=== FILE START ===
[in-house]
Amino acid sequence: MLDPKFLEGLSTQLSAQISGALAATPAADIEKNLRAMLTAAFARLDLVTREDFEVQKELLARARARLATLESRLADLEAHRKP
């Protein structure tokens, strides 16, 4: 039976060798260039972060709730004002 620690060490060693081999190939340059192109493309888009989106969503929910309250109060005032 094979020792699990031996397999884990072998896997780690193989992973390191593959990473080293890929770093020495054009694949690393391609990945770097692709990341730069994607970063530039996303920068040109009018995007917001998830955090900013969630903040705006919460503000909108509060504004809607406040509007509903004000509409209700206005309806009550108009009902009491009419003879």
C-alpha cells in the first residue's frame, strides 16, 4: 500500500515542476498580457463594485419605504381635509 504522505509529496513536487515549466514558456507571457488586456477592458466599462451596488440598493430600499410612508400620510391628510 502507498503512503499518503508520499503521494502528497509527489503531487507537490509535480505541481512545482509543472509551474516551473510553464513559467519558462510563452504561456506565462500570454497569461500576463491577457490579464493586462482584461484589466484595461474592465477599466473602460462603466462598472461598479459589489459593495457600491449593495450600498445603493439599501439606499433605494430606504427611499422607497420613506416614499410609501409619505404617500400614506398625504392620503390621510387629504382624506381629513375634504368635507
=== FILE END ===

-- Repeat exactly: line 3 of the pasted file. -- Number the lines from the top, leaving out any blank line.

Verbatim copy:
């Protein structure tokens, strides 16, 4: 039976060798260039972060709730004002 620690060490060693081999190939340059192109493309888009989106969503929910309250109060005032 094979020792699990031996397999884990072998896997780690193989992973390191593959990473080293890929770093020495054009694949690393391609990945770097692709990341730069994607970063530039996303920068040109009018995007917001998830955090900013969630903040705006919460503000909108509060504004809607406040509007509903004000509409209700206005309806009550108009009902009491009419003879």